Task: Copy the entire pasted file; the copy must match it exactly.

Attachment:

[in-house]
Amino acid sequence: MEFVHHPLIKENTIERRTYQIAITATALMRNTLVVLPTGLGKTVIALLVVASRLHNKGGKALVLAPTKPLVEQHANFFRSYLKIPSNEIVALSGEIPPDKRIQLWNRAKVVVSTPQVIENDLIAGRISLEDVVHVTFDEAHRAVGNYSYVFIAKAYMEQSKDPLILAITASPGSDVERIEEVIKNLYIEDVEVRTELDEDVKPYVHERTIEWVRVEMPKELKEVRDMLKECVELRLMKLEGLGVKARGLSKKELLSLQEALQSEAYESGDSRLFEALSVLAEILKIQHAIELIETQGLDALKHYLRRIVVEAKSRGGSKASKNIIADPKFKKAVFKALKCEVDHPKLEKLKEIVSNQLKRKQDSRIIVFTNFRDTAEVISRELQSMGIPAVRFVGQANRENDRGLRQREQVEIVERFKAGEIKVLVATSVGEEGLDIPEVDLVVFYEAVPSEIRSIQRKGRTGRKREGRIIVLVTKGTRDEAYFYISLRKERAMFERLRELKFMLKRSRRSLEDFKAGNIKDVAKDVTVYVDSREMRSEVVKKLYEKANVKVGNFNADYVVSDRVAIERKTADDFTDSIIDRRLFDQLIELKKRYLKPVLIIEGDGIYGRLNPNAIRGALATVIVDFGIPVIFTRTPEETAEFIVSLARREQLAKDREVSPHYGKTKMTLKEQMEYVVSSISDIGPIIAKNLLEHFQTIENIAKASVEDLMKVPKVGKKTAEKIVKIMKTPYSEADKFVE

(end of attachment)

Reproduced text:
[in-house]
Amino acid sequence: MEFVHHPLIKENTIERRTYQIAITATALMRNTLVVLPTGLGKTVIALLVVASRLHNKGGKALVLAPTKPLVEQHANFFRSYLKIPSNEIVALSGEIPPDKRIQLWNRAKVVVSTPQVIENDLIAGRISLEDVVHVTFDEAHRAVGNYSYVFIAKAYMEQSKDPLILAITASPGSDVERIEEVIKNLYIEDVEVRTELDEDVKPYVHERTIEWVRVEMPKELKEVRDMLKECVELRLMKLEGLGVKARGLSKKELLSLQEALQSEAYESGDSRLFEALSVLAEILKIQHAIELIETQGLDALKHYLRRIVVEAKSRGGSKASKNIIADPKFKKAVFKALKCEVDHPKLEKLKEIVSNQLKRKQDSRIIVFTNFRDTAEVISRELQSMGIPAVRFVGQANRENDRGLRQREQVEIVERFKAGEIKVLVATSVGEEGLDIPEVDLVVFYEAVPSEIRSIQRKGRTGRKREGRIIVLVTKGTRDEAYFYISLRKERAMFERLRELKFMLKRSRRSLEDFKAGNIKDVAKDVTVYVDSREMRSEVVKKLYEKANVKVGNFNADYVVSDRVAIERKTADDFTDSIIDRRLFDQLIELKKRYLKPVLIIEGDGIYGRLNPNAIRGALATVIVDFGIPVIFTRTPEETAEFIVSLARREQLAKDREVSPHYGKTKMTLKEQMEYVVSSISDIGPIIAKNLLEHFQTIENIAKASVEDLMKVPKVGKKTAEKIVKIMKTPYSEADKFVE